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Coaching Australia’s Young Footballers: Pastime or Hobby?

Posted by Adam Davidson | 19th July 2018

Widespread perception of youth coaching seems to lie somewhere between glorified hobby and viable career option.

On one hand, labeling it a ‘pastime’ seems almost natural because it is, perhaps, the most familiar capacity in which we see football coaches operate. Typically, they’re volunteers at local grassroots clubs; parents who’ve stepped up, or junior coaches who are keen to gain experience. On the other hand, labeling it as a full-time occupation is weakened somewhat by the scarcity of full-time youth coaching roles and the obtainability of volunteer coaching roles which saturate the market.

In an ideal world, coaching sport at the youth level could be, and would be conducted entirely by full-time, qualified and experienced coaches. Still, I am very aware that we do not live in such a place. Nor do I expect that recreational soccer clubs and programs function as successfully as they do without the volunteers they employ. My underlying point here is not so much these things need to change drastically, but more so that we need to take an introspective look at the potential flaws of this arrangement and take necessary steps to guard against the dangers of:

1.) not taking our role as coaches/educators seriously enough

2.) working against one another to achieve a common goal

By saturating the market with volunteer coach positions, we’ve unintentionally negated the integrity of what it means to be a youth level professional coach. Still, what’s infinitely more harmful is the casual attitude with which we award these positions to, oftentimes, unqualified and inexperienced individuals. When it comes to selecting the right candidate for a coaching role, qualifications tend to be regarded not highly enough, and relevant experience has a habit of falling by the wayside. Frankly, if you have the time, and a rudimentary understanding of football, in most cases, you’re as good as hired with most clubs.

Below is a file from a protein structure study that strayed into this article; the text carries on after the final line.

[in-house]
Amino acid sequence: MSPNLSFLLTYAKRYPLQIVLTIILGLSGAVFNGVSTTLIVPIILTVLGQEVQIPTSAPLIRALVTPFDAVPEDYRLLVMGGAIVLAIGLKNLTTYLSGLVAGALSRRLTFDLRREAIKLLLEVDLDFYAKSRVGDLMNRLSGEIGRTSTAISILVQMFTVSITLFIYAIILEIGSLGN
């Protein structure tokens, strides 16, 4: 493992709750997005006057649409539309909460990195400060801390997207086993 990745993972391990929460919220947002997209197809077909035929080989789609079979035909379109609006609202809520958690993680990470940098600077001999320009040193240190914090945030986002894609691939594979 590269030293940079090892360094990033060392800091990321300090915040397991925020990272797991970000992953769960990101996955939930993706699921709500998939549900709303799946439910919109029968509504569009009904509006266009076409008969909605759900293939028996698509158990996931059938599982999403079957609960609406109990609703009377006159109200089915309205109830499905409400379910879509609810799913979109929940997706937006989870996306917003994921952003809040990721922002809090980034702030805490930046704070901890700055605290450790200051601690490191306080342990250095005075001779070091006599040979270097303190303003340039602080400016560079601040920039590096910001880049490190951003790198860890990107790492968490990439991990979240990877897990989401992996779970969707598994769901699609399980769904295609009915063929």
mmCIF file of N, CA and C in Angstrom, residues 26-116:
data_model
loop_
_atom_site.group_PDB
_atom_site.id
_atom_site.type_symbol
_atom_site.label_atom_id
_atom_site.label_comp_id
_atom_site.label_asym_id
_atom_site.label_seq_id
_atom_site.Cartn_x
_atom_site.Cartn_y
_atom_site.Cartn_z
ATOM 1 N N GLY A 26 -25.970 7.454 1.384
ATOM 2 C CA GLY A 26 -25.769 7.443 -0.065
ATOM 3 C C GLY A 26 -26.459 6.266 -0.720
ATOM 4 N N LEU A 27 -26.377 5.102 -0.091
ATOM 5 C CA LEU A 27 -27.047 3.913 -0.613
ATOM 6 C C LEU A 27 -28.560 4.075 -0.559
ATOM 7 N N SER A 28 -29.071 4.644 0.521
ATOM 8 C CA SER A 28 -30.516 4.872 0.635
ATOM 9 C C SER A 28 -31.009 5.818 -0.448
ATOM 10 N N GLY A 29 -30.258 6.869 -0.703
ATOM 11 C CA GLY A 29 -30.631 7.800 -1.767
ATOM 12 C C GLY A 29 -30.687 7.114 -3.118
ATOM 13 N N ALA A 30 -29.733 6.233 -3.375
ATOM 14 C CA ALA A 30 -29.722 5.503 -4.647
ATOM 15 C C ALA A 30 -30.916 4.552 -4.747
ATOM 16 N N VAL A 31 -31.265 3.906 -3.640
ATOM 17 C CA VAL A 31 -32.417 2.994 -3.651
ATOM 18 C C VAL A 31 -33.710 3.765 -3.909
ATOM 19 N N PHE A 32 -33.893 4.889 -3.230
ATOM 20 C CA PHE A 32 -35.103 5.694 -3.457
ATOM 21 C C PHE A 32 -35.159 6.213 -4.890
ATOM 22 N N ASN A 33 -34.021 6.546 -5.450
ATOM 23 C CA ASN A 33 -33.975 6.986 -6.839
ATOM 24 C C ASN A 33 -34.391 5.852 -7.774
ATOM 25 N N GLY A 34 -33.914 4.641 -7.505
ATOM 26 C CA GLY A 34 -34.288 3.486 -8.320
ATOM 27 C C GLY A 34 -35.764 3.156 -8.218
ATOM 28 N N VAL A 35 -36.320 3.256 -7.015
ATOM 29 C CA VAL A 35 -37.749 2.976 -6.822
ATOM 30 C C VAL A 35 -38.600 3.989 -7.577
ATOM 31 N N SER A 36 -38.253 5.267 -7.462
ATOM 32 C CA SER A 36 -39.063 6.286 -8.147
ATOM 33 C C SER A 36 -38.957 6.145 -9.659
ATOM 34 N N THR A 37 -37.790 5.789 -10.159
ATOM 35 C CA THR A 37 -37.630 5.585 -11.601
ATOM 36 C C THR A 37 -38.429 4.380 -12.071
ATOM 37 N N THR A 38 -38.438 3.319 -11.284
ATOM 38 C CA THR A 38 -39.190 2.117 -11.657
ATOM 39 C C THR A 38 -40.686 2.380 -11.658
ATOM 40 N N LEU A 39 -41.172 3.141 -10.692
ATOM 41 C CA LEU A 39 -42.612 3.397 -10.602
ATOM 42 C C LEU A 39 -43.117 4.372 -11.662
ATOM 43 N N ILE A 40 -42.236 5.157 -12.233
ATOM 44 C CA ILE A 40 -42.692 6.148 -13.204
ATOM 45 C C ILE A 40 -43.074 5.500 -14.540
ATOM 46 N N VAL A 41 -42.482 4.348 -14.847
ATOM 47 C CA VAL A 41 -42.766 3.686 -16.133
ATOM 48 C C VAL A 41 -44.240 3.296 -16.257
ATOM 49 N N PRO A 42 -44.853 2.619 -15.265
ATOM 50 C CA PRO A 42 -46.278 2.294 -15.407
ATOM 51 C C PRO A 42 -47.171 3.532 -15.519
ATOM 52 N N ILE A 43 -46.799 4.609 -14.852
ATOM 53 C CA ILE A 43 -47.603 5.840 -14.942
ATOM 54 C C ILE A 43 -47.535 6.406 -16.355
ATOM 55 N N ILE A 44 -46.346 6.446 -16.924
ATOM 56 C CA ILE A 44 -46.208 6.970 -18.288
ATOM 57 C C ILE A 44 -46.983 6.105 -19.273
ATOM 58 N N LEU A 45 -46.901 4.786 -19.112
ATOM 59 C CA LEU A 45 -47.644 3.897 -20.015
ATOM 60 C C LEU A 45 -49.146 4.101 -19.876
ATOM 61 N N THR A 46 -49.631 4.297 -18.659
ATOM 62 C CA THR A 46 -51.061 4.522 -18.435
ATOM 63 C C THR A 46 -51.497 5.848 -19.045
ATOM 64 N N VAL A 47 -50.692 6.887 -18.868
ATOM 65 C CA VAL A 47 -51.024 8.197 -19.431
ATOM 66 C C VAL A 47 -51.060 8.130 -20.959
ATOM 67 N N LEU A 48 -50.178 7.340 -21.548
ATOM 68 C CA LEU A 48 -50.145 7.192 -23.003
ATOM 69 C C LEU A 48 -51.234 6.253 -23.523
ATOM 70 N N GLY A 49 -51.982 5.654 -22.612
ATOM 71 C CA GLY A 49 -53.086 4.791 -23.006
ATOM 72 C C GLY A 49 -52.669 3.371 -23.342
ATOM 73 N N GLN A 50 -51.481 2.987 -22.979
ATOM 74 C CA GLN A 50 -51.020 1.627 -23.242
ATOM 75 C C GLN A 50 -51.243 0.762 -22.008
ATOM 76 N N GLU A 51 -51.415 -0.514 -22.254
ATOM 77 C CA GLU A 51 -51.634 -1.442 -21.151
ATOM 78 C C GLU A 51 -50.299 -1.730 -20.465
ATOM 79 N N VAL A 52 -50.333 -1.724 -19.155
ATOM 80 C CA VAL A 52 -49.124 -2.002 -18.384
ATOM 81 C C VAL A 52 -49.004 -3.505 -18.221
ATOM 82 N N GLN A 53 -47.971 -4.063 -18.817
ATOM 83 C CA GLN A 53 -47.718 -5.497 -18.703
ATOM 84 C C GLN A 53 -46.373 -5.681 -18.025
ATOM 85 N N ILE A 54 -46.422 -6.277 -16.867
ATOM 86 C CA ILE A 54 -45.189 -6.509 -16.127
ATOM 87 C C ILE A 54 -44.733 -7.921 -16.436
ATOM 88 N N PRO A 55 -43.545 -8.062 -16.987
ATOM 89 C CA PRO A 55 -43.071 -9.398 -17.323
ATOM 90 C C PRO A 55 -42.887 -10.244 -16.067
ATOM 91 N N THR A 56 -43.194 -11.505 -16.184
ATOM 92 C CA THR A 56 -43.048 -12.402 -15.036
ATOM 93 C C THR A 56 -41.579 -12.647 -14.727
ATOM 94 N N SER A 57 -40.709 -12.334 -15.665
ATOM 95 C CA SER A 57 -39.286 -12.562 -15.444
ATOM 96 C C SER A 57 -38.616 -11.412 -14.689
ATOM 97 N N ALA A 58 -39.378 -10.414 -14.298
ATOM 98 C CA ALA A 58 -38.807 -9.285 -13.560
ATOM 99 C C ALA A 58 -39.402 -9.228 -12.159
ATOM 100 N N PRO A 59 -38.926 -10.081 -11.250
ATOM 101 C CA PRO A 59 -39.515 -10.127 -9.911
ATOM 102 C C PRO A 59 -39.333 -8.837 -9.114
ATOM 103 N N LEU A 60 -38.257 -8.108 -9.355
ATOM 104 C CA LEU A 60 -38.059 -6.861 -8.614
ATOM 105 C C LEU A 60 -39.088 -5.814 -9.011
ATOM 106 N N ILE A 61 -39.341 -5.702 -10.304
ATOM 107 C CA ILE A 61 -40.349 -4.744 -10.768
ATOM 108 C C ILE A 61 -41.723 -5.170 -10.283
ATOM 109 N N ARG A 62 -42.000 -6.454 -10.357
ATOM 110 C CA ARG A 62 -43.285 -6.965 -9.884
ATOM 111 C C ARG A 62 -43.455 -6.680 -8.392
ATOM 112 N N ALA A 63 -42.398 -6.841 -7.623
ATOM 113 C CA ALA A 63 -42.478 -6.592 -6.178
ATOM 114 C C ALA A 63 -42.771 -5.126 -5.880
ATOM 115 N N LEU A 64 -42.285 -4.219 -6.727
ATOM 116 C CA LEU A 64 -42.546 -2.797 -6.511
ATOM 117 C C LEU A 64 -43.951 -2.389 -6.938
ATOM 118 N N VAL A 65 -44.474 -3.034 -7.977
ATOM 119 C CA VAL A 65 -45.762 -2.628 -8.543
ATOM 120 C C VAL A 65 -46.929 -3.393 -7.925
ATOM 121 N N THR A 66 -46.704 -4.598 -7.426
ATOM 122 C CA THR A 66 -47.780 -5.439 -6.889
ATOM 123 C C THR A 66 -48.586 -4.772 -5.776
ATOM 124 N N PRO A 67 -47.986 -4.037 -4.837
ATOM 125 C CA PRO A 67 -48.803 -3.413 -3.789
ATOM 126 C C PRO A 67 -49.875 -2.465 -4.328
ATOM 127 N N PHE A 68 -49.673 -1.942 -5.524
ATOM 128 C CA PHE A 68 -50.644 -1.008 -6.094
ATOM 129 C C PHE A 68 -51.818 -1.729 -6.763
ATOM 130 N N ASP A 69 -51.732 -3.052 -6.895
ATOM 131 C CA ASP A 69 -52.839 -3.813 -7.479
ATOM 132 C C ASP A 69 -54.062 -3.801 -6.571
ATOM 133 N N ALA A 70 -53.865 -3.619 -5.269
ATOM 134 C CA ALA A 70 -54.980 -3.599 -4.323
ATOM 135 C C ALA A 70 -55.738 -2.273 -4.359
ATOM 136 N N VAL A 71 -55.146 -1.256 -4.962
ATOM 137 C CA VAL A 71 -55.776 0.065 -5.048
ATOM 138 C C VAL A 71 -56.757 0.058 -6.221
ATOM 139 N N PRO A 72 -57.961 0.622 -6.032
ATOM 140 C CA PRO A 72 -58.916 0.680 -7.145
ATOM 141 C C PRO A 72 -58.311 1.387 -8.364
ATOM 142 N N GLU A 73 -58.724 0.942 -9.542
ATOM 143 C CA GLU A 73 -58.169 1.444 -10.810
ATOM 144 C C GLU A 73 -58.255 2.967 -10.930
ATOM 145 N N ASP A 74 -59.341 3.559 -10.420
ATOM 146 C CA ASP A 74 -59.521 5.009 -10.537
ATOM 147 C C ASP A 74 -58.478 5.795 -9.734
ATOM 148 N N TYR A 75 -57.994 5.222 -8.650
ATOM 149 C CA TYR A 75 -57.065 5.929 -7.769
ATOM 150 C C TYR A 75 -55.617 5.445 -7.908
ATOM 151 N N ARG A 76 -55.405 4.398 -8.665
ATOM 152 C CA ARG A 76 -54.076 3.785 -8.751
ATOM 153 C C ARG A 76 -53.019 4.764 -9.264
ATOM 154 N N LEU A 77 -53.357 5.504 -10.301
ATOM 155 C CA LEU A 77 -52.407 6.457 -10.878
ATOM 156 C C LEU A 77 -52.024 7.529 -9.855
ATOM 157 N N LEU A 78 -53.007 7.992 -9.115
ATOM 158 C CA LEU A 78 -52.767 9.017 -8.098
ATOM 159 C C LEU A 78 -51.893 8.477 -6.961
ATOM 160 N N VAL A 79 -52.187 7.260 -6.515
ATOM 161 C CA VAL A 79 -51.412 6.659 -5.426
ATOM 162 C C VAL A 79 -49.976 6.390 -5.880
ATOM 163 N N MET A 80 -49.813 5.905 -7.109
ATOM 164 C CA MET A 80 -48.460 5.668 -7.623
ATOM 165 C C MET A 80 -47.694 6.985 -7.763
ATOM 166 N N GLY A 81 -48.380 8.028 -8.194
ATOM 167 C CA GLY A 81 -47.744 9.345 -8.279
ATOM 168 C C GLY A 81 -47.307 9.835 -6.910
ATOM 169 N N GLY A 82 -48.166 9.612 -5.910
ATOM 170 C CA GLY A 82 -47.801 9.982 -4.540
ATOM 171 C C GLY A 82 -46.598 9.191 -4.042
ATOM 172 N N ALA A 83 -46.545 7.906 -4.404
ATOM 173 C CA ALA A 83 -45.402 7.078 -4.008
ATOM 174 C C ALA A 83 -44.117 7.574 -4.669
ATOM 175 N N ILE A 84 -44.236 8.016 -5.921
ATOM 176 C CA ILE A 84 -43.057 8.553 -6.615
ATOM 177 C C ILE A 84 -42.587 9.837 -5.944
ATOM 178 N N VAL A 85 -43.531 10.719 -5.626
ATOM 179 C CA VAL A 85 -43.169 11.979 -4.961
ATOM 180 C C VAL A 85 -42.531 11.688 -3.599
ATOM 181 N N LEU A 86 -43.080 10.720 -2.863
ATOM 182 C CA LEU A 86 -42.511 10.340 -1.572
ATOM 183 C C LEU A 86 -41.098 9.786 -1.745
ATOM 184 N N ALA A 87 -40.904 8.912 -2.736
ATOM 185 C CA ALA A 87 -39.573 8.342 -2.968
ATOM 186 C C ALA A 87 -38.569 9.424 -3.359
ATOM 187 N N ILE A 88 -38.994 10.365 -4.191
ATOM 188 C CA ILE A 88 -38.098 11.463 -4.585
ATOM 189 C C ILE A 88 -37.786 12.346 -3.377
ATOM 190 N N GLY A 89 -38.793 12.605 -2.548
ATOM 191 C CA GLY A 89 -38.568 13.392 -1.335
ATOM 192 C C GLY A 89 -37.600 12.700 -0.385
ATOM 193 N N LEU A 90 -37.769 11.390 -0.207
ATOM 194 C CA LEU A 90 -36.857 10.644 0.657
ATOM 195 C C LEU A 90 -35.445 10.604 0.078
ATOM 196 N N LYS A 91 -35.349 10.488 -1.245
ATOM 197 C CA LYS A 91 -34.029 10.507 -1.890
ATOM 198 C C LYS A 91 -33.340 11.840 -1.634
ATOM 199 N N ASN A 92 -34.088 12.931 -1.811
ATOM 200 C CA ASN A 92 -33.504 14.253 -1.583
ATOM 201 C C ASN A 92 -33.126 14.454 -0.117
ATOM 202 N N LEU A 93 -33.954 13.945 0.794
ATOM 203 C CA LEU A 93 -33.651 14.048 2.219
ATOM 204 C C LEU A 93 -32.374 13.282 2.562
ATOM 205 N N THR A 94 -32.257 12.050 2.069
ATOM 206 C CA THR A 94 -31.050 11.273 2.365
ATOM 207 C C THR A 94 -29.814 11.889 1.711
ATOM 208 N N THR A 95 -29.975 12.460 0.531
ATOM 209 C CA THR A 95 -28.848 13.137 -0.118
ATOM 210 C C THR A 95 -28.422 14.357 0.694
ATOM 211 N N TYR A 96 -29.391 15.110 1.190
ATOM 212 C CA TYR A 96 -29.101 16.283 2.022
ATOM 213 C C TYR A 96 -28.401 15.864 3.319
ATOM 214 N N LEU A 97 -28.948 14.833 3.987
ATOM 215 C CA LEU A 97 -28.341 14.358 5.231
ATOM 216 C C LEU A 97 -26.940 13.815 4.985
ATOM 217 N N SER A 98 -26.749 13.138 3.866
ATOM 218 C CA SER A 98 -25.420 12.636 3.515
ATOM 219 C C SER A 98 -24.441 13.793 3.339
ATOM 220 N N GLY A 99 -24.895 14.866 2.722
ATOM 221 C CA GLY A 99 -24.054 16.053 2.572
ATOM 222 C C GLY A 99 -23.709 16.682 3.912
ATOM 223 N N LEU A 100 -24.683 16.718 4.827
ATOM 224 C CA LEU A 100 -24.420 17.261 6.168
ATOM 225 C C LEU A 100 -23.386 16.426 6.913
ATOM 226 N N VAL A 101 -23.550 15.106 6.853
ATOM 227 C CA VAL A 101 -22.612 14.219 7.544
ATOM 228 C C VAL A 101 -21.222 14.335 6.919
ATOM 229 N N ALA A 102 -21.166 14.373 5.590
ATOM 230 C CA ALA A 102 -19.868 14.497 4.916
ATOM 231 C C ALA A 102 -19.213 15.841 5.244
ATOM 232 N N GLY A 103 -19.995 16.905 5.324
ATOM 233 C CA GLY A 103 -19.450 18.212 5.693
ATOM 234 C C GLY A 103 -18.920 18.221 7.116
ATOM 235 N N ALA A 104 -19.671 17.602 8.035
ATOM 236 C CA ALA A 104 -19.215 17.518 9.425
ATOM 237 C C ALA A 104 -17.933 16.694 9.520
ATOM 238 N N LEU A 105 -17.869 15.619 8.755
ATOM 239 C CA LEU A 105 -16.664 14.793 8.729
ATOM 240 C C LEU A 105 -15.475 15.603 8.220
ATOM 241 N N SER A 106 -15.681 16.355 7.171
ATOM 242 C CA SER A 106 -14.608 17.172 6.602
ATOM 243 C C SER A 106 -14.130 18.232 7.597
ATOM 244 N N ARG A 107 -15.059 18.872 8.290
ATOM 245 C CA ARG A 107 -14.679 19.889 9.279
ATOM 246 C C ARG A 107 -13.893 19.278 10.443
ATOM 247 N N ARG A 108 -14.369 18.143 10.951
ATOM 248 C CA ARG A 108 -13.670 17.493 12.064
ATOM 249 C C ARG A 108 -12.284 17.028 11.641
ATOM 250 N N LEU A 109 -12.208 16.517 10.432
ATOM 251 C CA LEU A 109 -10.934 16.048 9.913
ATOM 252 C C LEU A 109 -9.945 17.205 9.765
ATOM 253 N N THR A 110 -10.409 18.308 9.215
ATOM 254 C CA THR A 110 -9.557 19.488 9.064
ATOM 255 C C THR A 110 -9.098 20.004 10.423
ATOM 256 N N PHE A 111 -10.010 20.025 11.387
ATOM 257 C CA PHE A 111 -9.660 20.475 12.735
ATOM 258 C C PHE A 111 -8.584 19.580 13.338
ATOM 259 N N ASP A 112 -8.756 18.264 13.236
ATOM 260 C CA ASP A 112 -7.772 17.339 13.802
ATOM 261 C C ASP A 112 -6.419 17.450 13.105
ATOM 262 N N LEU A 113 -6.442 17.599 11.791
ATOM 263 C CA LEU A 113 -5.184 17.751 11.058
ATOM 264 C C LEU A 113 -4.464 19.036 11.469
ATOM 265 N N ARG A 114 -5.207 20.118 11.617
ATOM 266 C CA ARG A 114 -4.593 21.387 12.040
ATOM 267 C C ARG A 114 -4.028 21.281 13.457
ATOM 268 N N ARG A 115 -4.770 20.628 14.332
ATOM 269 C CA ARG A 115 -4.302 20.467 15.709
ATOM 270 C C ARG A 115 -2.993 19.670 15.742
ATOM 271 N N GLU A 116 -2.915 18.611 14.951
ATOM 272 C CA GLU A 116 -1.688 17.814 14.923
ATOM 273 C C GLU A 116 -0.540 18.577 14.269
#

Spare a thought for the people who are awarded volunteer coach positions; parents who work full-time in another job, or junior coaches who study part-time or are likely at the beginning of their coaching careers. In both cases, I don’t think it’s unfair to assume these volunteers are, perhaps at the very least, slightly

a.) unprepared / illequipped to plan, conduct and lead entire sessions in accordance with FFA coaching standards

b.) lacking in spare-time as it is, and subsequently

c.) liable to seeking the easiest and most efficient means of cobbling together, what they believe to be, an appropriate session plan.


Now as much as volunteer coaching roles somewhat deny the legitimacy of calling yourself a professional youth coach, I can accept that they’re a necessary and important part of youth football’s structure & culture – after all, the number of volunteer positions far exceeds the number of professional coaches who could fill them. The more serious issue, however, lies in how the people in these positions are supports, and how little guidance they are given in return for their altruism.